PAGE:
I am archiving older pieces I have written on other sites, making this the definitive home for all my work. This is one of several I am porting over from my GameDev.Net user journal. Enjoy!

Yesterday (Thursday, April 7) I had a cookout. Turnout was interesting; the "friends" who all assured me they'd be there in a minute never showed up, but far less familiar people made good on their committments to attend. This got me thinking about dependability and task assignment.

I had asked one of my friends to get some potato salad, since I had provided the venue, bought and prepared all the meat and supplied free juice and soda, too (it was a B.Y.O.B.). He never came through. Imagine, if you will, founding a production entity with friends, then delegating a critical task to one of these individuals. Imagine he doesn't come through, and the production is jeopardized as a consequence. What do you do?

Generally speaking, "management" is not "friends" with the workforce, and this is why. Familiarity breeds contempt, even in the most informal of contexts; with an increase in responsibility comes and increase in consequence, and it becomes too risky to foster excessive accessibility between PHBs (yes, that would be you, intrepid entrepreneur) and grunts. I think the key lies in being friendly, but maintaining that clear sense of distance and difference.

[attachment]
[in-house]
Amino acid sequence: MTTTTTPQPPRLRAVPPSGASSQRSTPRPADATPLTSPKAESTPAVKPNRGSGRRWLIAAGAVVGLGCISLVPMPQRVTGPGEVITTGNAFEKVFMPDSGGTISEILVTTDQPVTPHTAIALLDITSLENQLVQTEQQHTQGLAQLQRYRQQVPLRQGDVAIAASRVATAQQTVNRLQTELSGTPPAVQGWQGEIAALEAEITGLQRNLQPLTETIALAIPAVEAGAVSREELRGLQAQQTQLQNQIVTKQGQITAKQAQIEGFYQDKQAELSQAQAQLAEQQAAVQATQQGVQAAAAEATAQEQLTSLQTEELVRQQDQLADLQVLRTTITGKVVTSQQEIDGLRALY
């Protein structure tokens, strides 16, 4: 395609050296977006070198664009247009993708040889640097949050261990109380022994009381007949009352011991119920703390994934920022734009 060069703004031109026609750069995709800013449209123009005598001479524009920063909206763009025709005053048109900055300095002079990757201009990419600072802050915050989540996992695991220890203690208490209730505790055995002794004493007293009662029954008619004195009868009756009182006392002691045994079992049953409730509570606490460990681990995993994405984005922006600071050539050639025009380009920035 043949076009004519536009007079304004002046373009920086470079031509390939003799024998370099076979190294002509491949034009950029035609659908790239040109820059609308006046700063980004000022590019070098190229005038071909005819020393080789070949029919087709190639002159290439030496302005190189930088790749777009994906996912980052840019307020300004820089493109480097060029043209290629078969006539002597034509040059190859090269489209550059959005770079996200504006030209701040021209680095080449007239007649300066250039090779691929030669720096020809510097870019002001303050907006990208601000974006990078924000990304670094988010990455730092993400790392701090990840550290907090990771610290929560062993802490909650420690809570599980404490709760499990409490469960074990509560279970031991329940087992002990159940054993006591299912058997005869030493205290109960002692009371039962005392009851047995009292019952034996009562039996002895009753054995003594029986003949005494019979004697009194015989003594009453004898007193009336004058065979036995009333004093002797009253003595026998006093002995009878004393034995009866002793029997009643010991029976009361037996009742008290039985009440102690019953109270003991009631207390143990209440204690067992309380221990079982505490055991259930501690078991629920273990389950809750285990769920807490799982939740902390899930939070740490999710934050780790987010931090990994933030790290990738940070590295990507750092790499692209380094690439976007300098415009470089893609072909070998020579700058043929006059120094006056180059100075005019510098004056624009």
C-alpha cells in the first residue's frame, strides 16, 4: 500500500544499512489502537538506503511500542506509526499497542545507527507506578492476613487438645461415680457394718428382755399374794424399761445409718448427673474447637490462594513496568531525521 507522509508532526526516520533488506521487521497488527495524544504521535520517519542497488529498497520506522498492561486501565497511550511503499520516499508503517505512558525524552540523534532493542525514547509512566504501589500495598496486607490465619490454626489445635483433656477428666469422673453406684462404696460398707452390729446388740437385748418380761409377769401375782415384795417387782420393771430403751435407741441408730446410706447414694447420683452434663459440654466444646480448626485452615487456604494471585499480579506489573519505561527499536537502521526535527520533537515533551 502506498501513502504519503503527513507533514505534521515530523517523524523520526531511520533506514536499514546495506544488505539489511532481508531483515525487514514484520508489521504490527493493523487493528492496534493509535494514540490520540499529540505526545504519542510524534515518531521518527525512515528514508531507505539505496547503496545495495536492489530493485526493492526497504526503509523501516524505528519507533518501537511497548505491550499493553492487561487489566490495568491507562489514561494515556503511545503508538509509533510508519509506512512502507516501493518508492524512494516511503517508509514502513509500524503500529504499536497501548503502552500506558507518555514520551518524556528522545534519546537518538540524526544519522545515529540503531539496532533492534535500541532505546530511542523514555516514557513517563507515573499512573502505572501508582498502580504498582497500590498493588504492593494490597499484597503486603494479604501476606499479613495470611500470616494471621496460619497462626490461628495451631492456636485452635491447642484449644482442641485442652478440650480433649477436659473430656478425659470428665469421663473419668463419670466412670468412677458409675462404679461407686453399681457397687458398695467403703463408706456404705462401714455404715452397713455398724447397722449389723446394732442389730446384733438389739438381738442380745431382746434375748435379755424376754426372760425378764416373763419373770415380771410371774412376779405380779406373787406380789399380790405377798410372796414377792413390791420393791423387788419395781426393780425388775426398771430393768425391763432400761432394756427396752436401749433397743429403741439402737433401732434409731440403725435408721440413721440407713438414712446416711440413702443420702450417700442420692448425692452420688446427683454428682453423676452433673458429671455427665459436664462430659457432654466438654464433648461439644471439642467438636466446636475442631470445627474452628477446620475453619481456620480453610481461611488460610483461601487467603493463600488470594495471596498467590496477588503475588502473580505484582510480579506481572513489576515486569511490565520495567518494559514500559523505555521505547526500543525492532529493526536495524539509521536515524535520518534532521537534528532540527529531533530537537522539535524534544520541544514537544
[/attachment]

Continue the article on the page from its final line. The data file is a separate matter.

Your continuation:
When employees do what is expected of them - and when you give them every necessity to maximize that likelihood - then a genuinely genial atmosphere emerges, and better work is done. But it remains the responsibility of the management/administration to assign tasks according to demonstrated ability (I knew my friend was often unreliable, so I made sure his task was non-critical), to set reasonable deadlines and to accept the following maxim: everything good is a result of their work, every failure is your fault. (If you had a bad worker, you should have fired him before he endangered your overall production.)


I attended a Careers in Media Seminar on Wednesday. It didn't tell me a whole lot that was new, but I did find out that my university has a Small Business Development Program, where I can run my business plan by the staff and receive feedback as well as resources to shore up my deficiencies. I'll be visiting on Monday and share what I learn - or don't.